The Humiliation of our nation will begin. For the debts that were forced upon us Greece will sell many of its profitable assets to oligarchs and the international corporations. And hey already have. As we all know the privatisations are ruthless, involving everything and anything that is profitable. In Greece, assets like water, electricity, post offices, airport services, national banks and telecommunication, port authorities (which is huge in a country that is a world leader in shipping) etc are all up for grabs. We are going to be their cheap labour.”
Friends in Greece tell me tourism seems ok? I have been advising people to go on holiday to Greece to help in a small way. Do you agree with this?
“Greece has always been a great holiday destination and whoever visits Greece even in these difficult times, still you will experience the warm welcome of our people and the great hospitality. Not to forget the amazing beaches, but above all you will support Greece immensely. But the Media hasn't done a great job of supporting our country with all these negatives that surround Greece; they are portraying Greece as a lost cause. I am going to Greece and look forward to seeing my friends and family and to visit my beautiful place, Pelion, and yes they might say that you won’t be able to withdraw more than 60euros a day. Perhaps take cash with you.”
We have our own form of austerity in the UK but the youth never seem to really get involved in politics. They are very apathetic. I think that may be a very English thing. Do the young engage in politics in Greece?
“Young people in Greek are the most cynical when it comes to politicians and politics. They have the least trust in political institutions. They see the least benefit from being members of the EU and are among the most likely to take part in political protest. Especially now seeing our country in this hopeless situation they are more politically involved than ever before.”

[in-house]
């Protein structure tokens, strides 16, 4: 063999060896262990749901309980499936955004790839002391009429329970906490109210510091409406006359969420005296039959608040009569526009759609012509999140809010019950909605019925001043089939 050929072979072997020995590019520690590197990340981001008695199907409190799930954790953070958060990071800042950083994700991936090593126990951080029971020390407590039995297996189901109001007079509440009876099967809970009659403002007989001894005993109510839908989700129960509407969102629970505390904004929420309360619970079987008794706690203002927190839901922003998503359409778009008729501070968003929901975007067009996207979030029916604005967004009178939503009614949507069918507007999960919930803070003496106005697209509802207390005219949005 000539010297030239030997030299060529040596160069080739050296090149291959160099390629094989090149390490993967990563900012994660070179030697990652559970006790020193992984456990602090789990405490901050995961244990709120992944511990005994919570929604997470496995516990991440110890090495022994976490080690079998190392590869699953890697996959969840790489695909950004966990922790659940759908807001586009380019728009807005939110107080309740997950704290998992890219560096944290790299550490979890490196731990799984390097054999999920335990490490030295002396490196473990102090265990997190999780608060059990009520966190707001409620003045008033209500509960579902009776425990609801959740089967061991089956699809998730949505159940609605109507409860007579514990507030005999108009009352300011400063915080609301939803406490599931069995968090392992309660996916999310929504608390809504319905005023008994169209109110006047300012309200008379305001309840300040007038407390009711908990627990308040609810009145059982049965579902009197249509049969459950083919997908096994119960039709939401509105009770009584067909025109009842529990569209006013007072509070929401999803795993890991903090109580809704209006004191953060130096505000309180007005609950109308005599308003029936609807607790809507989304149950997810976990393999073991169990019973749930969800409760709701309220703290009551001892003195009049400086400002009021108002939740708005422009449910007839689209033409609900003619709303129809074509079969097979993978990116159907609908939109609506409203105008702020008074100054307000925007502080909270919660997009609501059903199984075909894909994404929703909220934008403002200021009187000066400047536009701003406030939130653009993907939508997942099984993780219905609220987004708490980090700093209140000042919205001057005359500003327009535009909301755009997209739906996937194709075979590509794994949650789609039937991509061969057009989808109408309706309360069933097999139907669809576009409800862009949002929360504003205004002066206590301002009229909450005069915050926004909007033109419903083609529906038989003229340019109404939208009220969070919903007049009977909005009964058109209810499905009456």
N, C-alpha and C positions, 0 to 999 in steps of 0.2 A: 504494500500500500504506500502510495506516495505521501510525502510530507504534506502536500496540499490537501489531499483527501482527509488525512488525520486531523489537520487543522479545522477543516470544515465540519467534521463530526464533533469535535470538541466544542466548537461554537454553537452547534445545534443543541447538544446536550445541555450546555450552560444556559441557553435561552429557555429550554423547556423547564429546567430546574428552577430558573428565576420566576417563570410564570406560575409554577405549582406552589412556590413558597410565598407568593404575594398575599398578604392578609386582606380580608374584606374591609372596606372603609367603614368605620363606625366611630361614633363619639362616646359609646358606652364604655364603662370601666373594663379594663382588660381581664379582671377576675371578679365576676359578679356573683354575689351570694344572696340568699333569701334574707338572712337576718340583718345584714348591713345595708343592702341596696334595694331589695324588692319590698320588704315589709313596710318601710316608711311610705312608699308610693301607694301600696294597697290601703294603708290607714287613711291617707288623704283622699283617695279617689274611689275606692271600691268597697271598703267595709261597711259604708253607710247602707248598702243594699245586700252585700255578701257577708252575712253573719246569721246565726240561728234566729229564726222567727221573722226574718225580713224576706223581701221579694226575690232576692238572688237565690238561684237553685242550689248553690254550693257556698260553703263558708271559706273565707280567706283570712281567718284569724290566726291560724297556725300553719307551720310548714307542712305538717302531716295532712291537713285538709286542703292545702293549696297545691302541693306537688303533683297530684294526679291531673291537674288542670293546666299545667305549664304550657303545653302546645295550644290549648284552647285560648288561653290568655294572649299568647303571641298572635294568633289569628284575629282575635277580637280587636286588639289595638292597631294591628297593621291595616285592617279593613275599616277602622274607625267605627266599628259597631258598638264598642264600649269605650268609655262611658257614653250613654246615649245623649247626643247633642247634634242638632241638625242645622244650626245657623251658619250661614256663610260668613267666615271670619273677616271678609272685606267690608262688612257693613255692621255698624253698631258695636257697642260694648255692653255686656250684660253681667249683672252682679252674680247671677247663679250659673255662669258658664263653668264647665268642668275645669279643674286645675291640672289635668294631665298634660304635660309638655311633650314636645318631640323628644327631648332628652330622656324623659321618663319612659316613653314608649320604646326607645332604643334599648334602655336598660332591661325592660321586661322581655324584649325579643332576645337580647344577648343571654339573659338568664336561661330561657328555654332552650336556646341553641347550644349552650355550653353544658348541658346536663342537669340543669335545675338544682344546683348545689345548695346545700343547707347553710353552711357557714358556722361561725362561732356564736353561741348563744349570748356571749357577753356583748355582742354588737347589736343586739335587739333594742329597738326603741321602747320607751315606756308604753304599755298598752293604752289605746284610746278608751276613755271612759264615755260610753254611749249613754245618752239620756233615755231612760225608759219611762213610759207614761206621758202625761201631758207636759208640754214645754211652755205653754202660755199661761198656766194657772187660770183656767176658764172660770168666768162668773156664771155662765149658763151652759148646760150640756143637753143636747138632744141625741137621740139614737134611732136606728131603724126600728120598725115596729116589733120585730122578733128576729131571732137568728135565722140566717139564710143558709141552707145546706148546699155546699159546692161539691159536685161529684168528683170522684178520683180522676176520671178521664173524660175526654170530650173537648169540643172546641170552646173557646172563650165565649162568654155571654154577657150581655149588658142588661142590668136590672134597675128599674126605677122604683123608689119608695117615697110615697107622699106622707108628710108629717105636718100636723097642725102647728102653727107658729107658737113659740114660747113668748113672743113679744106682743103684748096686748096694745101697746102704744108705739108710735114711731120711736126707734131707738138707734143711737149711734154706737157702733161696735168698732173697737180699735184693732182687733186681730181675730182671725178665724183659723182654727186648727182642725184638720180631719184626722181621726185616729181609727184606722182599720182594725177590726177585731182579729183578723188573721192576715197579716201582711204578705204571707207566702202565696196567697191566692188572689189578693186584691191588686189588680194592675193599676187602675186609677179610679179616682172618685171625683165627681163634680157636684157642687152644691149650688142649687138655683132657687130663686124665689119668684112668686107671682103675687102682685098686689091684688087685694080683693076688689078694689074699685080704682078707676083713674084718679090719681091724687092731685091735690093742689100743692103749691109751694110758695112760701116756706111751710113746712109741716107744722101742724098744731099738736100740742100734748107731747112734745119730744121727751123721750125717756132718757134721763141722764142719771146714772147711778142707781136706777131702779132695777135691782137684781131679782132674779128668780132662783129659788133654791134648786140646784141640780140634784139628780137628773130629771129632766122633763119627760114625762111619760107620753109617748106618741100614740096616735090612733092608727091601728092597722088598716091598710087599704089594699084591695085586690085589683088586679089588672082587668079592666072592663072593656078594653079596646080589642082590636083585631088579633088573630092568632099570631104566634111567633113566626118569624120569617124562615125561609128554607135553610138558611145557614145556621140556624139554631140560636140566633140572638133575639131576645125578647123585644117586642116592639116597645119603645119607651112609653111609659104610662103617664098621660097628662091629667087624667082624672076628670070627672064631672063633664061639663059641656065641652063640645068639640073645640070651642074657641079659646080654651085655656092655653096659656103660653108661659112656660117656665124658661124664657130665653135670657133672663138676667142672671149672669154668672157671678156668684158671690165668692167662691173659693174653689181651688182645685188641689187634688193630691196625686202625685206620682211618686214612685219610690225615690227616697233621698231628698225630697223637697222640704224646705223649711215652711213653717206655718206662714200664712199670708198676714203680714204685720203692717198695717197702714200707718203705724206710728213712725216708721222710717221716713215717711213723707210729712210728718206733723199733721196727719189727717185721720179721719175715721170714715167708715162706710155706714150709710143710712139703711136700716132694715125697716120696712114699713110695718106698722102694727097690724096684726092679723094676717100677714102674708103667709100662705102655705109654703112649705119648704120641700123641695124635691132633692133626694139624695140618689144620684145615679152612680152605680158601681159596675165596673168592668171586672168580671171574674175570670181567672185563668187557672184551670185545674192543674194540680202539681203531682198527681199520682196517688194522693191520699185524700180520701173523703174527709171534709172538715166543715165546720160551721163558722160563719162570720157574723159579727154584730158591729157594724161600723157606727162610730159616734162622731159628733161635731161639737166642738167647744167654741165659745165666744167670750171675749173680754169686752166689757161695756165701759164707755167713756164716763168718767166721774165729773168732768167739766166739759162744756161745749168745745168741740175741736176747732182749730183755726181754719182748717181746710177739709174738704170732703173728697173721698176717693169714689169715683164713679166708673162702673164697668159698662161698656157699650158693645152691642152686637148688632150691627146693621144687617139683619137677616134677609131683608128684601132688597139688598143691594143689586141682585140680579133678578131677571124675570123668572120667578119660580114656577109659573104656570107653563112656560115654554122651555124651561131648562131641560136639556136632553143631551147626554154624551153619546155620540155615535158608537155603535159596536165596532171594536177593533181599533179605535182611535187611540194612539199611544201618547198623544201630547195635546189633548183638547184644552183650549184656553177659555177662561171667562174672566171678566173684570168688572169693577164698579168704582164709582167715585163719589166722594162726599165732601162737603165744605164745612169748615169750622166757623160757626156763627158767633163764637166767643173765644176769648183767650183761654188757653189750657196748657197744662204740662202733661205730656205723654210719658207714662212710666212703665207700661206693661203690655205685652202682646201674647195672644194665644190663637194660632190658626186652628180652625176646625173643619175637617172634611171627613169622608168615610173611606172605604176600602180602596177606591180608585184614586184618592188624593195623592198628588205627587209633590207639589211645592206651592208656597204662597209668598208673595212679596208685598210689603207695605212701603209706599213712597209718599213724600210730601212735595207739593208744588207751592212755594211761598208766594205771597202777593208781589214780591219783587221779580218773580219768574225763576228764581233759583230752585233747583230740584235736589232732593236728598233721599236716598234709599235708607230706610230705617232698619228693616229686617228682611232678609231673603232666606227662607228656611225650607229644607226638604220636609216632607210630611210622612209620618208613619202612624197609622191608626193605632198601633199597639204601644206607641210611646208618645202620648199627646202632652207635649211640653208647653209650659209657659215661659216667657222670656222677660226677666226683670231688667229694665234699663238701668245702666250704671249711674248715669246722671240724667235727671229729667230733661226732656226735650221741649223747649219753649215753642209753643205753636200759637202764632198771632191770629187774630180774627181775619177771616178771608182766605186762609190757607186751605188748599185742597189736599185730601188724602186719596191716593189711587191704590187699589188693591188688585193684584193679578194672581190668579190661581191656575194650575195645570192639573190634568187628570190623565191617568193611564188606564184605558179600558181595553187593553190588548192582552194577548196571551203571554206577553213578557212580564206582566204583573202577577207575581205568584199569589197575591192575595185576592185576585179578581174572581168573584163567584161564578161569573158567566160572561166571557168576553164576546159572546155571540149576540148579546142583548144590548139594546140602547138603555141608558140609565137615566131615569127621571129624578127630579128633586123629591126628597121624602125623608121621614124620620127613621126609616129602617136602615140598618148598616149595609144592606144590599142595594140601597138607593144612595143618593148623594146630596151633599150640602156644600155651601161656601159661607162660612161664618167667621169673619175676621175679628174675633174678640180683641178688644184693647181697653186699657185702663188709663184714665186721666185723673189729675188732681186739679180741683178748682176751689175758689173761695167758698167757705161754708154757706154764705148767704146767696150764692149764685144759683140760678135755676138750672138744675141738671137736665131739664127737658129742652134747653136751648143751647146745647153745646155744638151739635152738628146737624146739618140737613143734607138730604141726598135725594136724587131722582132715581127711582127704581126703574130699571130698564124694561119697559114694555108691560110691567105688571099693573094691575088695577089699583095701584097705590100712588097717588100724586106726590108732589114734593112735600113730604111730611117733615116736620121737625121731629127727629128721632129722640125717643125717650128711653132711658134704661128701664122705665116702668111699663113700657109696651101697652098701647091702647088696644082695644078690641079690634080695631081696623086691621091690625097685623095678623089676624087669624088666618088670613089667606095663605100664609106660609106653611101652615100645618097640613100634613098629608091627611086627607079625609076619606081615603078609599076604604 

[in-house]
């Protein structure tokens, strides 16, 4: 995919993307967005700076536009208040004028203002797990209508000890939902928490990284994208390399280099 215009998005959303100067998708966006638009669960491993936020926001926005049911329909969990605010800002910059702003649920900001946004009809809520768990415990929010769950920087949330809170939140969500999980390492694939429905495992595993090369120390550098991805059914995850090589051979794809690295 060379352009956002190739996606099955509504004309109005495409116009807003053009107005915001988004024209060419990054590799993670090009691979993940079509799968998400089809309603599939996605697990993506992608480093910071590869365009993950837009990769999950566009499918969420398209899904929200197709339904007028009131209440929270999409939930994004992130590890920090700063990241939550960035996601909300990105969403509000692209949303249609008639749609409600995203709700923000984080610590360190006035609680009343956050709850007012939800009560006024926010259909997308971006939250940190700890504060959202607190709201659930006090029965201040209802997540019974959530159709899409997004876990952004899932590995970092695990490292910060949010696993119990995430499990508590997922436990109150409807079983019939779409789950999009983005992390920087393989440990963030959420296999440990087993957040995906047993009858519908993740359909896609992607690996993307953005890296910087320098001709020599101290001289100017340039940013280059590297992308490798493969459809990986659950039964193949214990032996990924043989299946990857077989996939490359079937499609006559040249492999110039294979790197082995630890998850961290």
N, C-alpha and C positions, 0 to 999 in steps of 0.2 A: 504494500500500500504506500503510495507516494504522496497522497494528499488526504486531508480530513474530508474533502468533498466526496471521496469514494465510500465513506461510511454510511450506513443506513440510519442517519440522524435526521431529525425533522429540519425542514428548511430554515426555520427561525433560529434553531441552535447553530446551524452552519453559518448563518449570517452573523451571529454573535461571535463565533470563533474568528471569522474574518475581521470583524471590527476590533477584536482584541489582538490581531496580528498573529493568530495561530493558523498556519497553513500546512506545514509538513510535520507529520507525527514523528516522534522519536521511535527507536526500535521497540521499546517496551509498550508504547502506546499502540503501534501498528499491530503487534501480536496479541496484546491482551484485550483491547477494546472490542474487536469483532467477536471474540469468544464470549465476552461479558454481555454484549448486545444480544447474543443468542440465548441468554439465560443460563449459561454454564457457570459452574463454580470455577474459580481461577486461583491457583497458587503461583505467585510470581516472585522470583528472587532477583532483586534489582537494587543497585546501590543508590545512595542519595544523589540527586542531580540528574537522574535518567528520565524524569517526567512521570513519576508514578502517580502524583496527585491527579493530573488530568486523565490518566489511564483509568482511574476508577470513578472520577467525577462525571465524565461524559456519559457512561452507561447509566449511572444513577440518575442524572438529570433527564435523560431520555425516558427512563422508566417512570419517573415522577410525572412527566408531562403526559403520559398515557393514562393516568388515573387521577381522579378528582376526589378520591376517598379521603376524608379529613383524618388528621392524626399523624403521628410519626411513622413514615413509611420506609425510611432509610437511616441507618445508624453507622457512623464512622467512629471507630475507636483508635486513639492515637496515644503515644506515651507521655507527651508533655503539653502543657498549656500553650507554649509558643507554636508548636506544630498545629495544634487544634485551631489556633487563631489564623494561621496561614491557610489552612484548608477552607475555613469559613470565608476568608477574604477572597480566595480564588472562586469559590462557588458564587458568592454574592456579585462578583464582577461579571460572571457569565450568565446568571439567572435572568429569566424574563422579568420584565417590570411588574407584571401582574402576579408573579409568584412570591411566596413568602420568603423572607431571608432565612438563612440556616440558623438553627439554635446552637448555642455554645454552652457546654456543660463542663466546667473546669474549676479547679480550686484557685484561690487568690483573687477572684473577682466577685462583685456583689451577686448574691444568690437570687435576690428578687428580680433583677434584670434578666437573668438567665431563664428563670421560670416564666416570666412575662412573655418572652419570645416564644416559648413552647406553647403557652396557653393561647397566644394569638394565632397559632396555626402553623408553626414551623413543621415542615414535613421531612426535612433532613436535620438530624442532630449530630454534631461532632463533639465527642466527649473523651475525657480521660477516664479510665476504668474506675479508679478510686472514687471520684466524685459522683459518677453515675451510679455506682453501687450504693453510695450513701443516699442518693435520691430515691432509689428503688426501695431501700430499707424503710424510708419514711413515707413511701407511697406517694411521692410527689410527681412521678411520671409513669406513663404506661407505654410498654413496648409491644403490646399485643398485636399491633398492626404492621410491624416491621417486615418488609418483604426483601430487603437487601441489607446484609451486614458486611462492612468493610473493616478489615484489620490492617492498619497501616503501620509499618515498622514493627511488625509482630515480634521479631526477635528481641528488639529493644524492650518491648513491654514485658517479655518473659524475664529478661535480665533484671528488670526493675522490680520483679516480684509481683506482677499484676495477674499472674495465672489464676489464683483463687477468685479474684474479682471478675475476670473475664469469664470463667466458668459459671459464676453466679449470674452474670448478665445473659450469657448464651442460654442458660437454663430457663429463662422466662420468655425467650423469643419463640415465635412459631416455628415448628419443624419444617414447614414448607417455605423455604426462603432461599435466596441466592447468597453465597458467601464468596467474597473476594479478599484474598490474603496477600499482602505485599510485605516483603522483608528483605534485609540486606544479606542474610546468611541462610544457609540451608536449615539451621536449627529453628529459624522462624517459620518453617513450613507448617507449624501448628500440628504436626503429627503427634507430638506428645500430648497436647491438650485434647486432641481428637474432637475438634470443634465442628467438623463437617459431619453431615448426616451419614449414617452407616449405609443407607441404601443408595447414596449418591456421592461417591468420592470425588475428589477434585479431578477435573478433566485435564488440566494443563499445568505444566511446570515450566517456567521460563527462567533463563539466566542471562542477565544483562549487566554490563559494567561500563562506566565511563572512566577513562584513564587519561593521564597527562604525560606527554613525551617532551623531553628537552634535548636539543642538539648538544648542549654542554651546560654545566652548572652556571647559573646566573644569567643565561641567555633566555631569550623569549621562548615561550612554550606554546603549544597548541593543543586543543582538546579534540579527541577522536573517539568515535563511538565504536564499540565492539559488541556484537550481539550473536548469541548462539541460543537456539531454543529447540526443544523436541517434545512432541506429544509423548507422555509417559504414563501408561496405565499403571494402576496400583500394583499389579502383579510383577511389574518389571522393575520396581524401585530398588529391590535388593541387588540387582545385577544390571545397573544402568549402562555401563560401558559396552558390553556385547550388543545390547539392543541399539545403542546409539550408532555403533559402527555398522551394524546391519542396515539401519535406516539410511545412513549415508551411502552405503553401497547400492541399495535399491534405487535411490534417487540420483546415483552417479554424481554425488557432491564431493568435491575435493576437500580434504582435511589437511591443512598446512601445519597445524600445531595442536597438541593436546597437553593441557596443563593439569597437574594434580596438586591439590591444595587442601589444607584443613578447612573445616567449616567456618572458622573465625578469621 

I have experienced some extreme situations in Europe like Bosnia and Serbia and I tend to find that in times of trouble there is a sort of energy around. A real spike in underground parties and nightlife. when people are in trouble they need to let off steam. Is this happening in Greece? or is the mood sombre?
“Even now after 5 years off austerity measures have crippled our nation there’s always time for Greeks to go out and let off steam. There are still big parties taking place throughout the year all over Greece. Our people don’t need to go underground to let off steam. During summer, where most of our income comes from, no matter which island you go to, you will find some of the biggest parties. And Greeks are there to make it all happen.”
How do you see the future for yourself and your country? What are your hopes?
“Greeks are very optimistic, proud, true fighters and always have been. This is what got us out from the 2nd World War and Ottoman empire. However dealing with International corporations, who’s main concern is profitability at any cost, is a whole new threat to our nation. As much as I would like to be optimist I feel it’s going to be a very gloomy future for Greece. Rising unemployment, higher taxes and deep cuts to social programs is creating a sense of hopelessness and despair that may last for years, if not decades. Five years of harsh austerity measures have brought nothing but misery. What makes them think that another five years of austerity measures will make any difference? I for one would have liked to see Greece exiting Europe back in 2008.”
Thank you Kiri and Kostas. It’s people just like us who suffer in news items from distant lands. The internet dehumanises things even further by spreading bad journalism and loose opinion. Just because we work in an ‘light’ industry it doesn’t mean we get to ignore the world. When a developer comes for your beloved venue remember it’s all connected. An economic downturn is a feeding frenzy for the wealthy. A fire sale where the buyer rules. If we pay attention to what is going on we can participate. Even if it just means deciding to go on holiday to Greece. Perhaps, like when post-Franco Spain was very poor, Greece might be the next great european clubbing destination. Leave the rich to their VIP tables in Ibiza.
Rhythmatic host a live streaming session with Kenny Glasgow in London on Saturday 29th August, 7pm - 2am, at a secret location. Entry is limited, free and RSVP essential. See event details for full lowdown.
There was a time in British club culture when the music ruled the roost. Many moons away from VIP obsessed…
I used to both DJ and promote in and out of Ibiza almost every day, all year round, for ten years. These are my party credentials. I’ve…
Ahead of the return of Boy’s Own to London’s clubbing landscape on June 27th, we speak to perennial house music kingpin Terry…
We conclude our commentary concerning the effects of commercialisation on London's clubbing scene. Peggy Whitfield investigates...Another…
For the 81st chapter of Fabric's esteemed mix series the baton is handed to Leftroom boss Matt Tolfrey to pen a scintillating instalment…